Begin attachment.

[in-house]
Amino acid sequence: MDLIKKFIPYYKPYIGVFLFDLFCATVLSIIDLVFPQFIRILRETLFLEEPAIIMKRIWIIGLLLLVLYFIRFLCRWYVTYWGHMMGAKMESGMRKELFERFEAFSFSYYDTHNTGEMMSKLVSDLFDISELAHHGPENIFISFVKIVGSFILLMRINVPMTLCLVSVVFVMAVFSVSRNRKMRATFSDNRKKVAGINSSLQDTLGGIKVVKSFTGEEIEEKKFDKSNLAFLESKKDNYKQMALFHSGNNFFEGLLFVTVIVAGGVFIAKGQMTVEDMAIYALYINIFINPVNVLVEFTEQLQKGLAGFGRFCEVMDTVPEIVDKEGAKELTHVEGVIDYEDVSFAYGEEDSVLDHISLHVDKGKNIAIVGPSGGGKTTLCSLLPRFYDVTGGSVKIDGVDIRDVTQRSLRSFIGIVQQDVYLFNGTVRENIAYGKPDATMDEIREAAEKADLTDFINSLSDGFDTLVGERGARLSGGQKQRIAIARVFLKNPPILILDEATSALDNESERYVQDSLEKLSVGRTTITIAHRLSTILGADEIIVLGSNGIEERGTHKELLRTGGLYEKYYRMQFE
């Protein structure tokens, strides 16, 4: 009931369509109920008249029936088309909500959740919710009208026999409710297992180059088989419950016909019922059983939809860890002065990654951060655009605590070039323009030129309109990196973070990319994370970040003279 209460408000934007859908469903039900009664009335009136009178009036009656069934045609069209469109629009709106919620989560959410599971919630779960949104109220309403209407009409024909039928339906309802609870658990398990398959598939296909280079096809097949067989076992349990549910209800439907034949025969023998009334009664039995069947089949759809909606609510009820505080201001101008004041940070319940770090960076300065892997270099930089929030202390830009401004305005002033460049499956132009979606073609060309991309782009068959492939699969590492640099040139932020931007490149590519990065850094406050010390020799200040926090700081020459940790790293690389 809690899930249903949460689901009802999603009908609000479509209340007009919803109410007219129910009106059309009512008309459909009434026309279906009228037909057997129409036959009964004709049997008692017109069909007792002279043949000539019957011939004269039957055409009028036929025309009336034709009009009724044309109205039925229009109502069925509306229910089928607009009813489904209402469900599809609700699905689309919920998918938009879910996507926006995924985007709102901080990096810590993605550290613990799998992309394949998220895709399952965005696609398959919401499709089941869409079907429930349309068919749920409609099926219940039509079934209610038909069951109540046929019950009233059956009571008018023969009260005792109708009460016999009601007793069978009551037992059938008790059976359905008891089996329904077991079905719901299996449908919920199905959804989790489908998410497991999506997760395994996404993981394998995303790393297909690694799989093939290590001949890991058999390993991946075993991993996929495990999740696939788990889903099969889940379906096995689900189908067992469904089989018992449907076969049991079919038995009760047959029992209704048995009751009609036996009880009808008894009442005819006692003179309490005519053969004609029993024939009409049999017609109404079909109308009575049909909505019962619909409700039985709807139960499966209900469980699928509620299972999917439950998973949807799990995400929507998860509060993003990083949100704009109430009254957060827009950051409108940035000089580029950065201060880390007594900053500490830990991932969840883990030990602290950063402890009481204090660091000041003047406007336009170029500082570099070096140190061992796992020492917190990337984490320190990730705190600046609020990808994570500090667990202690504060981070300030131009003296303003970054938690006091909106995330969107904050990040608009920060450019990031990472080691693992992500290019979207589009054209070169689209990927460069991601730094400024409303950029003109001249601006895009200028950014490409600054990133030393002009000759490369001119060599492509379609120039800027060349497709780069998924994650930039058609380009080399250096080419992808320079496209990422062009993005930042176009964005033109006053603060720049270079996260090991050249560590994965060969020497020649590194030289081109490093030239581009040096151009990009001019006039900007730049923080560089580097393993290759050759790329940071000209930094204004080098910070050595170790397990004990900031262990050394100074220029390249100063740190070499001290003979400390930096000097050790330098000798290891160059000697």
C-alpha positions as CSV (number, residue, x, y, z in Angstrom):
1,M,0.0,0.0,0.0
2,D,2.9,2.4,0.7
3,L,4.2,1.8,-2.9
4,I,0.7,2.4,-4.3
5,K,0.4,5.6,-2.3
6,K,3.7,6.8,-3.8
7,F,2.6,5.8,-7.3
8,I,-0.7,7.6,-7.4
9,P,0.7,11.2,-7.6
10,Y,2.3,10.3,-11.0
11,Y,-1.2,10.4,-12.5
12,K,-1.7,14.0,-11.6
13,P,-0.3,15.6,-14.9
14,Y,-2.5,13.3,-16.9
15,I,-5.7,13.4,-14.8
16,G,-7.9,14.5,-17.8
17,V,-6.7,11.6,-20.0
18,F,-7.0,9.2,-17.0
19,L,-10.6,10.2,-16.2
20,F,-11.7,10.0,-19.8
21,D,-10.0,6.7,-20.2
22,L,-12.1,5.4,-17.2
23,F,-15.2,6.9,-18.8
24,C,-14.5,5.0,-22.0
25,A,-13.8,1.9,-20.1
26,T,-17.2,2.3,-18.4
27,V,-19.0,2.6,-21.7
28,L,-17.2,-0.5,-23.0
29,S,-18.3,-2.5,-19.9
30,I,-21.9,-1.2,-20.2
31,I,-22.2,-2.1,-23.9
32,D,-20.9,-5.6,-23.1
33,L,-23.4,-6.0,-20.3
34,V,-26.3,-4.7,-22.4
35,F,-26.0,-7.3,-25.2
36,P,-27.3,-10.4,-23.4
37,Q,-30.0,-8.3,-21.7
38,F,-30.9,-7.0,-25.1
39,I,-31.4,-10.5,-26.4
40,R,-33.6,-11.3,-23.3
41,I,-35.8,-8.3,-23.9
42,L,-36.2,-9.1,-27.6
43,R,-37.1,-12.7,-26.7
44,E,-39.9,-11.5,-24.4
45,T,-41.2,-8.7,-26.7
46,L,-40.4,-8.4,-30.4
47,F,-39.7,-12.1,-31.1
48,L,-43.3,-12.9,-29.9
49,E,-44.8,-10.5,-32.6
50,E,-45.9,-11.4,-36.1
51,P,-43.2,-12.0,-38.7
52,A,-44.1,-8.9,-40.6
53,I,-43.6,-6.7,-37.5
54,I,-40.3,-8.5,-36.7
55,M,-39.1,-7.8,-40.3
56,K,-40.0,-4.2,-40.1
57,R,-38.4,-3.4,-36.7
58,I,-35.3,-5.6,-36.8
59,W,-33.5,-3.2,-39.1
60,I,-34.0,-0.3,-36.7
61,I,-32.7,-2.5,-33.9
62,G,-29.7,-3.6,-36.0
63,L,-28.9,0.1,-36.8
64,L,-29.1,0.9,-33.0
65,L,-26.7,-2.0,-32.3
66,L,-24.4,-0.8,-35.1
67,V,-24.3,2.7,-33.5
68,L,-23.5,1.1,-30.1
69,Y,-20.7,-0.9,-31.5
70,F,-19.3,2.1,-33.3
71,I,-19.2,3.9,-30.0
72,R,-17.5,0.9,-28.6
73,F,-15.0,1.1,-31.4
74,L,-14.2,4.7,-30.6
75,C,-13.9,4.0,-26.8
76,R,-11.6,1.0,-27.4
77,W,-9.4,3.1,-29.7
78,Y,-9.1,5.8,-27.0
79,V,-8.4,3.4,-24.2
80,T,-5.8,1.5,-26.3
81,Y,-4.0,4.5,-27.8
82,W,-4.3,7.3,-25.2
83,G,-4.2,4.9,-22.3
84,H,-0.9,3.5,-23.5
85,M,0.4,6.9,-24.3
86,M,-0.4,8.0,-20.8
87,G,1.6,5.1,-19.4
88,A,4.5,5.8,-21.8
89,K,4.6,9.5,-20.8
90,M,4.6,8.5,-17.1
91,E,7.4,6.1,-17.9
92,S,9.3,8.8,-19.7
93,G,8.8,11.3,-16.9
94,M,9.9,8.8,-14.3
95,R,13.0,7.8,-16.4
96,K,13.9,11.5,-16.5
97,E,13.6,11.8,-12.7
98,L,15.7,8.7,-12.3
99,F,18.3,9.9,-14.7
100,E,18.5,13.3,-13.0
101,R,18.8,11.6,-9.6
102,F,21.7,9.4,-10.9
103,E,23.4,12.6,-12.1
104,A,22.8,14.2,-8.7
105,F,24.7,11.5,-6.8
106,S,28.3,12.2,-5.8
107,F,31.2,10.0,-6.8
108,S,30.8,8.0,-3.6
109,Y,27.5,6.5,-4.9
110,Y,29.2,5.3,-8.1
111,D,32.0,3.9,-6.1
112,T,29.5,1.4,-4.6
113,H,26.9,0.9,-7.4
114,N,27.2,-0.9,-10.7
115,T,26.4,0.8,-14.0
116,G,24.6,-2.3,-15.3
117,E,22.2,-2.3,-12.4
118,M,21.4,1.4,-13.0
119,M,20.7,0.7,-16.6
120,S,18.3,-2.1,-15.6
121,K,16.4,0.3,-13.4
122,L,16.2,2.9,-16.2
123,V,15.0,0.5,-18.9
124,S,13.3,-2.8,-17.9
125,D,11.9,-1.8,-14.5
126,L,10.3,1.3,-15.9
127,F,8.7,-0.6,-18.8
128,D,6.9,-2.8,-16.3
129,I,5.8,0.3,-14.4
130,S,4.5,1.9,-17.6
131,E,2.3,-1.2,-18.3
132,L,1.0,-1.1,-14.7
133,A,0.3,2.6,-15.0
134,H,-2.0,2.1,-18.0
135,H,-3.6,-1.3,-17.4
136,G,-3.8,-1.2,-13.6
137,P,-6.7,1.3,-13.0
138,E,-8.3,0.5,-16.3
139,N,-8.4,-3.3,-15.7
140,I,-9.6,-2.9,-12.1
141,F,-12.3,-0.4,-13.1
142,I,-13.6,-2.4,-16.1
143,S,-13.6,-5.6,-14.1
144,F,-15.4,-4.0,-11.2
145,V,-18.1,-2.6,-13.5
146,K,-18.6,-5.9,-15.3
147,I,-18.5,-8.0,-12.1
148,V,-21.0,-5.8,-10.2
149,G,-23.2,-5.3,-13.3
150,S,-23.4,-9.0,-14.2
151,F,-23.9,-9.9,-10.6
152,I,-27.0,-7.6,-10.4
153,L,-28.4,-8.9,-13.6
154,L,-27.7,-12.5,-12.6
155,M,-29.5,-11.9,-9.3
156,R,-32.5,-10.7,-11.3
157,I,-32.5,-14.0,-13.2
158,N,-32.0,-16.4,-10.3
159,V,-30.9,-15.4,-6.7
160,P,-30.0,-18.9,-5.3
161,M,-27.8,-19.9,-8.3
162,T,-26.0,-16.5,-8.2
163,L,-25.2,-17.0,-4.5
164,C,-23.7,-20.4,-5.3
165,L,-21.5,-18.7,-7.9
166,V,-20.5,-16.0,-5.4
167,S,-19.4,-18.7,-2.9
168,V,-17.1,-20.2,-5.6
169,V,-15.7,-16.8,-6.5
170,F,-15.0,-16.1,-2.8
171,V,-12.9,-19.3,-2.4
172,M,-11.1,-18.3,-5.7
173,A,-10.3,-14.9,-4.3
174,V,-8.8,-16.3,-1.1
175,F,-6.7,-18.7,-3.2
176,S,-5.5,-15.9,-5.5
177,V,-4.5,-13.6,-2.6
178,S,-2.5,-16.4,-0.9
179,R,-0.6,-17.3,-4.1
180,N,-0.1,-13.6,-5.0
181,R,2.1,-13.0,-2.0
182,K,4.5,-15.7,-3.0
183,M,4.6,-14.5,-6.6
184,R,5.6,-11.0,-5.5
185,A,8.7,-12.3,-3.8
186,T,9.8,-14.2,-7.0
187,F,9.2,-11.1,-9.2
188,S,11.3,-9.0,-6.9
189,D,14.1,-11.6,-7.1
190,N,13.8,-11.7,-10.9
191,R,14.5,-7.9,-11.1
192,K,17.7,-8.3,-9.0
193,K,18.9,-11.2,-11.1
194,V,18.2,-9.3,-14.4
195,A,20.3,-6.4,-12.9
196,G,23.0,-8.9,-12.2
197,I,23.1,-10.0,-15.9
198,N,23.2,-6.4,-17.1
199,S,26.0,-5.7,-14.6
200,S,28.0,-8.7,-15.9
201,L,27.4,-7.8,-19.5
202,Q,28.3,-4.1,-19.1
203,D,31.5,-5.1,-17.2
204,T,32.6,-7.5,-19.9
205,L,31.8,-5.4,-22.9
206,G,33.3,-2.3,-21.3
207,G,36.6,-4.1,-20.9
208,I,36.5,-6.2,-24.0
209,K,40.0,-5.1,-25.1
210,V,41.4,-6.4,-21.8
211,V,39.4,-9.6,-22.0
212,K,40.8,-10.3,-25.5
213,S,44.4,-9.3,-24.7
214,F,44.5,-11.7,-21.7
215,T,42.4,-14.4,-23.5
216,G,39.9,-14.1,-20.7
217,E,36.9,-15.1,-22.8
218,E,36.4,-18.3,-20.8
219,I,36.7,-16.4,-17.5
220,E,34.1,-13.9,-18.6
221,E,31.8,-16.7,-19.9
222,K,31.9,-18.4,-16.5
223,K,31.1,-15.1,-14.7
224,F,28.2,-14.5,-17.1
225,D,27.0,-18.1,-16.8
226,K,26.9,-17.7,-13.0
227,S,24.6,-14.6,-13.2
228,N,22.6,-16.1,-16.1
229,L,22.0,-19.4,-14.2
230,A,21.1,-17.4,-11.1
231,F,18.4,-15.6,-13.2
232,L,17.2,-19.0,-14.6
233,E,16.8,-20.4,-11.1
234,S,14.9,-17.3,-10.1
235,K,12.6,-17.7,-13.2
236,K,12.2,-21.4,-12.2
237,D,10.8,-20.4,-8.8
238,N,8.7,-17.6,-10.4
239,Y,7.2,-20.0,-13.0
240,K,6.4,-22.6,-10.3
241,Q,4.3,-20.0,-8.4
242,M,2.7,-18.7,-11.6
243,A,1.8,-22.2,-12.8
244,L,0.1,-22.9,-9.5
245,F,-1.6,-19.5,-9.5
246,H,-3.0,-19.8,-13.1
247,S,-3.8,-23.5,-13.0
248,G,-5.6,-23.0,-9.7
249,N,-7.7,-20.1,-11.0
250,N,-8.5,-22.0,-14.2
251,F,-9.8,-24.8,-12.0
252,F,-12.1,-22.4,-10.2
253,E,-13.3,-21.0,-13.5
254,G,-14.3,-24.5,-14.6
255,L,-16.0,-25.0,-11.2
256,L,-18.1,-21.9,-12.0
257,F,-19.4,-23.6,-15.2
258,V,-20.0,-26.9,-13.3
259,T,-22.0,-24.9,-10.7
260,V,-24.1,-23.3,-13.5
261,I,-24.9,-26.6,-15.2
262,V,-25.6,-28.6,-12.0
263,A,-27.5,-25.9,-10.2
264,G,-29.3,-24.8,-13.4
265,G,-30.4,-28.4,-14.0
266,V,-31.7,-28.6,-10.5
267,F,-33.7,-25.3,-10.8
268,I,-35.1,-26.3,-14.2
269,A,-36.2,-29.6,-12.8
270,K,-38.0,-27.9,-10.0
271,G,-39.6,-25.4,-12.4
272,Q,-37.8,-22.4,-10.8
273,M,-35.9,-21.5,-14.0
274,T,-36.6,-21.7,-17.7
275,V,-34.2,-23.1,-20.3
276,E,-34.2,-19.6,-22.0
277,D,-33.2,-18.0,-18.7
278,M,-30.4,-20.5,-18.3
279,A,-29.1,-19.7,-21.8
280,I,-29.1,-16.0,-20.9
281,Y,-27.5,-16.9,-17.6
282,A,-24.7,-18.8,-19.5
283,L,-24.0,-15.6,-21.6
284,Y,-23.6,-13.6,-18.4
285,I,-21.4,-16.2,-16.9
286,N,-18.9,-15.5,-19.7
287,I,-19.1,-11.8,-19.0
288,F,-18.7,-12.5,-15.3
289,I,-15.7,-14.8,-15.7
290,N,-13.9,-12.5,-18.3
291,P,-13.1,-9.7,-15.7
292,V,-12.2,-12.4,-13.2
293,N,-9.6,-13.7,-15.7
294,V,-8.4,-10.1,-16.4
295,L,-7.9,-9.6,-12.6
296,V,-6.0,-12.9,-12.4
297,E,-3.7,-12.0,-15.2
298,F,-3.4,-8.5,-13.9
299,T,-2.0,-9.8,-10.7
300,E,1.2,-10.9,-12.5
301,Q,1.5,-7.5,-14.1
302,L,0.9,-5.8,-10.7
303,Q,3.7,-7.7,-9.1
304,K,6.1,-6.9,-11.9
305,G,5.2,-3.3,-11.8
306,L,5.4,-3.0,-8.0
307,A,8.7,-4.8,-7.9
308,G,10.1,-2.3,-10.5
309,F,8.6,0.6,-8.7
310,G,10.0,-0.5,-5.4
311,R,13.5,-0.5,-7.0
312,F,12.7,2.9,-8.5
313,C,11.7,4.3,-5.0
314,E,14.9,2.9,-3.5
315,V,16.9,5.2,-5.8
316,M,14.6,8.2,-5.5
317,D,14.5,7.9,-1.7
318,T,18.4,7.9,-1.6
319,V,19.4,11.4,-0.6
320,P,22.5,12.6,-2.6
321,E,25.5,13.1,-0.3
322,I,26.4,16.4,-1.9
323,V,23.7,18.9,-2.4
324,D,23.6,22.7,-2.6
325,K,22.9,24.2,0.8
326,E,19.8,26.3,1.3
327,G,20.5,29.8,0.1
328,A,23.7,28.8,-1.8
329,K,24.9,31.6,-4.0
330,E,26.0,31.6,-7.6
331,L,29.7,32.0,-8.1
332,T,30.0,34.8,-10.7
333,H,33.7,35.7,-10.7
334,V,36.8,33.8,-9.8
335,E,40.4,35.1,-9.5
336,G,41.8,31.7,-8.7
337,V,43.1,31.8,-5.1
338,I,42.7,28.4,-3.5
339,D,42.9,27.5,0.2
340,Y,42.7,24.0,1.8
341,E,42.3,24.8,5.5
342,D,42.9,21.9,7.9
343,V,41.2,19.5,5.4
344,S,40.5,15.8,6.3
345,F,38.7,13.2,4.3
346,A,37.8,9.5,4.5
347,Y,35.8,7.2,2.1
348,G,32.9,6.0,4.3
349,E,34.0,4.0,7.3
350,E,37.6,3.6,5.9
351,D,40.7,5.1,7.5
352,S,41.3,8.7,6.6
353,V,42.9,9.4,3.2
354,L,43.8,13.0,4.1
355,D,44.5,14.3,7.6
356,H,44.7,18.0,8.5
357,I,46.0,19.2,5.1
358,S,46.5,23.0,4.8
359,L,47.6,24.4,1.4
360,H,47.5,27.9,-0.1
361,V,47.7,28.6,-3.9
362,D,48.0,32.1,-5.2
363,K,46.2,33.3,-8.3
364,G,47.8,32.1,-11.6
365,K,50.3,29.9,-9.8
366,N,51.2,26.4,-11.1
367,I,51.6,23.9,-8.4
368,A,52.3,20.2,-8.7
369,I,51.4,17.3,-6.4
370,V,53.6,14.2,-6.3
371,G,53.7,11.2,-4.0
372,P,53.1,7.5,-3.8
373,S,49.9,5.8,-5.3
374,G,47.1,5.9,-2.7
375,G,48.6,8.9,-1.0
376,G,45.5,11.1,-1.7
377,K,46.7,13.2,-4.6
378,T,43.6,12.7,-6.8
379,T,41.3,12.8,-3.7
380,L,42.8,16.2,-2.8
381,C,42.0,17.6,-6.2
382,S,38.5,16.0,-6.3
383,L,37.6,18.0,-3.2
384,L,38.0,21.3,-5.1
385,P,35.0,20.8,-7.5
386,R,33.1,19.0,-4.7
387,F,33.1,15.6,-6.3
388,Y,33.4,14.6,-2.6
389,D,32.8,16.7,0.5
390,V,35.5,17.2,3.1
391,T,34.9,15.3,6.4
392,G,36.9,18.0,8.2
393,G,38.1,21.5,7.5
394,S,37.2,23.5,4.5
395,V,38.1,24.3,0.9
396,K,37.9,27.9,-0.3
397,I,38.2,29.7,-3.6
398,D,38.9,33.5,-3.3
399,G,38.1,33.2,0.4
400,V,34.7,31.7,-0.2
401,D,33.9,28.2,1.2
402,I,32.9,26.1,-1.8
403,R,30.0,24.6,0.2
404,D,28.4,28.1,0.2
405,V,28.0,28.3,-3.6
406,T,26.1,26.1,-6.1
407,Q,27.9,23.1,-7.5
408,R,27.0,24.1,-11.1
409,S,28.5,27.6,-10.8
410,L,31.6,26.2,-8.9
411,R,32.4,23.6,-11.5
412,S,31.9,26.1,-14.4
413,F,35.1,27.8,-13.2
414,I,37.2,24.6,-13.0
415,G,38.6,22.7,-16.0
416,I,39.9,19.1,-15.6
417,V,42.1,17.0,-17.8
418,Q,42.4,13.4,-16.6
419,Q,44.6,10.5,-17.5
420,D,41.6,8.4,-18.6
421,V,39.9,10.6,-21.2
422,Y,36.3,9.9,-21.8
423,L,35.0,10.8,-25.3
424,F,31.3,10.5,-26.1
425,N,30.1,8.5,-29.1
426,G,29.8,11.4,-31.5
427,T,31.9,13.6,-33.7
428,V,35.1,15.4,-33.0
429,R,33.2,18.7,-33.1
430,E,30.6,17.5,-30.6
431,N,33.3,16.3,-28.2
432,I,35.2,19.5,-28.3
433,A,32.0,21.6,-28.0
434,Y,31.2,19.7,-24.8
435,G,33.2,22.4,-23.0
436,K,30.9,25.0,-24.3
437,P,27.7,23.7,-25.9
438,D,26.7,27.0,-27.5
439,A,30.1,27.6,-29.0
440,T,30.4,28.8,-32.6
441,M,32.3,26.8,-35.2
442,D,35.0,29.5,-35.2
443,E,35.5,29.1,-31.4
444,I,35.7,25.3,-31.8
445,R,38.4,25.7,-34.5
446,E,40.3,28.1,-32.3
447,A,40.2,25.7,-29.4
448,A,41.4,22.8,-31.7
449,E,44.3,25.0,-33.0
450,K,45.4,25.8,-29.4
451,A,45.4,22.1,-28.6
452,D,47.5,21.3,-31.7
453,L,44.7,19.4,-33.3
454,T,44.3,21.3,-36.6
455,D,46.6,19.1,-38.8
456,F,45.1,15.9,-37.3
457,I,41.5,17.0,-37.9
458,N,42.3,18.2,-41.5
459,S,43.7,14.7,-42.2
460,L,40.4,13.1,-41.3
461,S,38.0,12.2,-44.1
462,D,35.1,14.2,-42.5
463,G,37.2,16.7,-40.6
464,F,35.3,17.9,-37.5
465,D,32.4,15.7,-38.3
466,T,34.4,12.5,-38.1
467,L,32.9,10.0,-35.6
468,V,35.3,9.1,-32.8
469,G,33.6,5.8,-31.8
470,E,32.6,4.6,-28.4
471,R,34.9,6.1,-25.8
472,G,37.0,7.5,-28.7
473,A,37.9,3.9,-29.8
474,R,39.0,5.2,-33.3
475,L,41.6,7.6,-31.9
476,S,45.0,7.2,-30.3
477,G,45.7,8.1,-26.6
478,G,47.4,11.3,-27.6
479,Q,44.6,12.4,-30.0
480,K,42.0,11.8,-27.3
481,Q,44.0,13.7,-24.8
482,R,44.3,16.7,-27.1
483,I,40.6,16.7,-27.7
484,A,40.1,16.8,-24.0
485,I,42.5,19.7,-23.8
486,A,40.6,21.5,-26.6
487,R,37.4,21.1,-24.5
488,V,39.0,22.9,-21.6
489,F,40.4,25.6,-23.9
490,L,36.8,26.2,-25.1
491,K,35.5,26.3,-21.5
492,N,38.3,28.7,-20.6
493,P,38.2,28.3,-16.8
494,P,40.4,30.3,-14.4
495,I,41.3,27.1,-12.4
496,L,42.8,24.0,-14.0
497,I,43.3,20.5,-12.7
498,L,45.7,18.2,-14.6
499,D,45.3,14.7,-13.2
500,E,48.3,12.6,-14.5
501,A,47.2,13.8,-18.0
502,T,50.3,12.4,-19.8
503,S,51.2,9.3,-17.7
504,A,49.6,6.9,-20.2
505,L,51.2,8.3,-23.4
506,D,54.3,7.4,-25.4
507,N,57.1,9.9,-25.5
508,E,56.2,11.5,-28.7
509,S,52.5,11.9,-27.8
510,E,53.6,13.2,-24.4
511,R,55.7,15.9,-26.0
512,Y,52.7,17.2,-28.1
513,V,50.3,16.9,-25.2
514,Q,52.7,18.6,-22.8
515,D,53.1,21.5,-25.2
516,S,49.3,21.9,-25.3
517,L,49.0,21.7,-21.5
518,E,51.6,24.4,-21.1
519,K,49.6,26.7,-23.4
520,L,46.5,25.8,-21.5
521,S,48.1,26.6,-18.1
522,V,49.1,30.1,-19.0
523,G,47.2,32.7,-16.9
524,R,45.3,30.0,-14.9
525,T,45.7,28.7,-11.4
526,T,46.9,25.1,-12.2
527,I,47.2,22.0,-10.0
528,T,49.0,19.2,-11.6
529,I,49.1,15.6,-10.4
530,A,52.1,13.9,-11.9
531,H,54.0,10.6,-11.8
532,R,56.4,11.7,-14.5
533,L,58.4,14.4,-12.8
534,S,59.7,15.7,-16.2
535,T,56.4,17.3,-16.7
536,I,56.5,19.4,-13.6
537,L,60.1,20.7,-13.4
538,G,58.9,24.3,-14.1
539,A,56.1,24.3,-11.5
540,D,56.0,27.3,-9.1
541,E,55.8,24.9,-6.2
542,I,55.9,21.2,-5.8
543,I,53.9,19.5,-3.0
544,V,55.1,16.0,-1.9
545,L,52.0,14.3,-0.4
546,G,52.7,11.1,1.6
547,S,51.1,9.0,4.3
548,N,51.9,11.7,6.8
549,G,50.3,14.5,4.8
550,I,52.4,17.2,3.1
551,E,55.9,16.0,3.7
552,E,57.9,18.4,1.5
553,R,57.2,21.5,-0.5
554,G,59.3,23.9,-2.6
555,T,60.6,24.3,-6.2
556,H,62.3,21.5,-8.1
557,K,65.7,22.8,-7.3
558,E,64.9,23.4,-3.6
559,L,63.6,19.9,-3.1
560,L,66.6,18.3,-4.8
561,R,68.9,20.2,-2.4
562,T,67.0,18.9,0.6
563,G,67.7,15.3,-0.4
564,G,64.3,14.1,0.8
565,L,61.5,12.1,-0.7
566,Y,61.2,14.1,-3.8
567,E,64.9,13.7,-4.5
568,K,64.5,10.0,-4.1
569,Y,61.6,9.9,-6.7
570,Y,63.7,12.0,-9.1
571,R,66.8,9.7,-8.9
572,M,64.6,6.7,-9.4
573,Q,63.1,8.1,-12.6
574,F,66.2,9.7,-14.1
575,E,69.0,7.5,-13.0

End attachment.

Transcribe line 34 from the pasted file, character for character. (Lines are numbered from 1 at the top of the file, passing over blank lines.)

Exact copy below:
30,I,-21.9,-1.2,-20.2